If you enter the Drifterdome or have the pleasure of walking along the tundra of Monroe Park, you will feel the presence of legends. Most recently, arguably the greatest baseball player in the school’s 100-plus-year history, Brent Steffey has returned to his high school alma mater as the Colonial Beach High School varsity head baseball coach. As a player, Steffey’s statistics on the diamond may never be surpassed. Steffey and his former teammate, Mike Baskeyfield, set the standard; however, Steffey would like nothing better than to establish a new group of baseball stars developing under his wing. After setting and breaking nearly every school baseball record, the Rappahannock Community College and University of Mary Washington alumni will have the distinction of attempting to fill the shoes of another sports icon, Steve Swope.
“Brent will continue to make our baseball program one of the most respected competitors in the area,” Swope said. “The baton handed to him will lead to the Drifters taking off with the next 30 years of building glory for Colonial Beach. He will be a go-getter and a coach who will go out and market the program while developing players.” Out of the frying pan and into the fire, will be Steffey’s introduction into the VHSL 1A East Conference 43 minefield of competitors. Nothing will come easy for the Drifters as they prepare for a tough season ahead. From Rappahannock to Washington & Lee, the 1A Conference 43 is stacked with iron-tight competition. “I wanted to come back into baseball and give back to the community wearing a Colonial Beach uniform,” Steffey said. “I am thrilled to have the opportunity to return as the Drifters’ head coach. I cannot thank coach Swope enough for the knowledge that he has left me with. He taught me certain skills
Honaker Tigers over CBHS Drifters in VHSL 1A state semi-final Leonard Banks Sports editor The dream of winning a state championship has eluded the Colonial Beach Drifters varsity girls’ basketball team for the second year in a row. Deep in the heart of southwest Virginia, at Wise, on the campus of UVA-Wise at the Prior Center, the Honaker Tigers (24-6) jumped out to a 14-1 lead in the first quarter and never looked back. By the time the Drifters (22-3) had connected with their first field goal, the Tigers were comfortably ahead by 16 points. Offensively, during the opening quarter, the Drifters shot 15.6 percent from the field (5-32). From the 3-point arc, the Drifters were 1-for-14. Along with the Tigers’ six-foot center Laken Robinette dominating the post, and the Drifters struggling to score, the game was never close. Robinette ripped down 22 rebounds and blocked five shots, while scoring nine points. At the foul line, Robinette was 13-16. Robinette’s teammate, Madison Musck, led all Tiger scoring with 13. Drifter guard Sydni Carey was the game’s top scorer with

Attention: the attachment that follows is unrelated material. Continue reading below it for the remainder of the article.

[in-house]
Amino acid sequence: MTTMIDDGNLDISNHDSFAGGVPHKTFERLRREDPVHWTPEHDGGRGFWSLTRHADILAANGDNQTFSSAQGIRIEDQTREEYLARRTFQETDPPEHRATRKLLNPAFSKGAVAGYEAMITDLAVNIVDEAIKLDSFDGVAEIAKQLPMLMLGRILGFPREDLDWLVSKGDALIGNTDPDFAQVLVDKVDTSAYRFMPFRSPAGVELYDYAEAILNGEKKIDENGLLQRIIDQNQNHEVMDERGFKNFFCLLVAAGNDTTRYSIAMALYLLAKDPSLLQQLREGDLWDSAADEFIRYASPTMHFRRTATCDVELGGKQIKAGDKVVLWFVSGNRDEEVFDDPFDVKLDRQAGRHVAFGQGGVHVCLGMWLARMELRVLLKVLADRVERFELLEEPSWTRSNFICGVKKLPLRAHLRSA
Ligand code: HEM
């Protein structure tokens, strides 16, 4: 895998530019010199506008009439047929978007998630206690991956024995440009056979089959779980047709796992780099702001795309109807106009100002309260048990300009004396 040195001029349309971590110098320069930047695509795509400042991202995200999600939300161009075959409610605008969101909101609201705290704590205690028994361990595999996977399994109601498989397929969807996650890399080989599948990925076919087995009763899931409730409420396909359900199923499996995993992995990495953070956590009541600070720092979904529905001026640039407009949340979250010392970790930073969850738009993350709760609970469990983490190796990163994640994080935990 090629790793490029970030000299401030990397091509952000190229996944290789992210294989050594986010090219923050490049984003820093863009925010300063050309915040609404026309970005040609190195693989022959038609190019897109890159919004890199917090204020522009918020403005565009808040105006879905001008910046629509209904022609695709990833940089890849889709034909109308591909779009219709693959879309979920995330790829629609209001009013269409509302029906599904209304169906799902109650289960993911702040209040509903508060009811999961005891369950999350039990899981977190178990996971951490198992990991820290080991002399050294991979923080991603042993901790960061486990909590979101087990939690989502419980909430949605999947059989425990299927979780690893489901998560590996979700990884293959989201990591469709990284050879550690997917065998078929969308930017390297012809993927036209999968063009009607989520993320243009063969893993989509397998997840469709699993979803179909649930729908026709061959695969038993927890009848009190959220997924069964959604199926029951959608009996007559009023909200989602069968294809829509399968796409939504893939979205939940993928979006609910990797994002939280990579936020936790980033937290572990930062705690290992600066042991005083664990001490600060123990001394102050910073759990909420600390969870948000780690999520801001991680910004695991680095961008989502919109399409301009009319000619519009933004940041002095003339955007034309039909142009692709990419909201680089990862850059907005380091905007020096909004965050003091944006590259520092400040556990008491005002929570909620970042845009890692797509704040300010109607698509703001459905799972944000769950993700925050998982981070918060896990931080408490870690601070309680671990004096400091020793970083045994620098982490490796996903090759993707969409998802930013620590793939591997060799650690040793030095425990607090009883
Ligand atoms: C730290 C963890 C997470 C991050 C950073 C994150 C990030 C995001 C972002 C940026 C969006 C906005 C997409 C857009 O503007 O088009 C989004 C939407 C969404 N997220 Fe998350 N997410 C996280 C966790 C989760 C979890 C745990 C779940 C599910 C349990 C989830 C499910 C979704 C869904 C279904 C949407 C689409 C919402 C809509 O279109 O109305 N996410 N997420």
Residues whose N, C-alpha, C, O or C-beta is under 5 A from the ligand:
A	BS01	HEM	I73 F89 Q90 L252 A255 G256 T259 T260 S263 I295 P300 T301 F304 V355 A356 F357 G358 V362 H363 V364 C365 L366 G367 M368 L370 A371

18 points. Defensively, the Drifters were sharp, as they forced 26 turnovers, but could never overcome a 14-for69 shooting game percentage. Prior to the Tiger loss, the Drifters suffered a Regional Championship 5744 loss to the Altavista Combined School. As for next season, with the exception of two notable seniors (Kora Herrod, Billie Gould), the Drifters will return the entire team intact. Also, the Drifters varsity team will inherit a group of talented junior varsity players that have the skills to make an immediate impact. On Saturday, at Virginia Commonwealth University’s Siegel Center at noon, Honaker will play Chilhowie (25-2) for the state championship finals. Earlier, on March 1, the Tigers defeated Chilhowie, 4030, for the regional championship. This will be the Tigers’ first opportunity to play in the finals for a state championship in the school’s history. The last time Honaker came this close was during a semi-final loss in 1996, when their head coach, Misty Davis Miller, was playing point guard for the Tigers.
Throughout the season, at the guard position, Drifter guard Sydni Carey orchestrated a near flawless offense that led to an unforgettable run.
KGYAA flag football registration update
Head coaches Monday evening, the association’s Board of Directors approved and assigned the following volunteer flag football head coaches: Pee Wee (ages 4-5) - Bullfrogs, Fireflies, Ospreys (Coach Venable, Coach Garner, Coach McGregor); D1 (ages 6-8) - Bobcats (Coach Catlett), Gladiators (Coach Bardine), Phantoms (Coach FryeBey), Rockets (Coach Nicoletti), Tigers (Coach Webster); D2 (ages 9-11) - Aces (Coach Indseth), AllAmericans (Coach Catlett), Dragons (Coach Williams), Green Devils (Coach Burrell), Rebels (Coach McLaughlin), Silver Wolves (Coach Webster), Venom (Coach Parr), Warhawks (Coach Frye-Bey); D3 (ages 12-14) - Blitz (Coach Cameron), Cobras (Coach Williams), Jesters (Coach Burrell), Lightning (Coach
“I wanted to come back and give back to the community wearing a Colonial Beach uniform.” —Brent Steffey Smith has a wealth of experience behind the plate. In the outfield, the Drifters are stacked with speed and arm strength. Currently, Cal Walker and Carter Foster are pushing each other for the left field position, while Colin Brandford and Foster are both being considered for right field. In centerfield, Mothershead is the central player being considered for the position. On Thursday, the Drifters are scheduled to play Chancellor at 5 p.m.
THE KGHS BOYS’ Foxes soccer SEASON HAS ARRIVED!
Although the weather has been a challenge, members of the KGHS Foxes boys’ soccer program have made the most of an otherwise tough situation.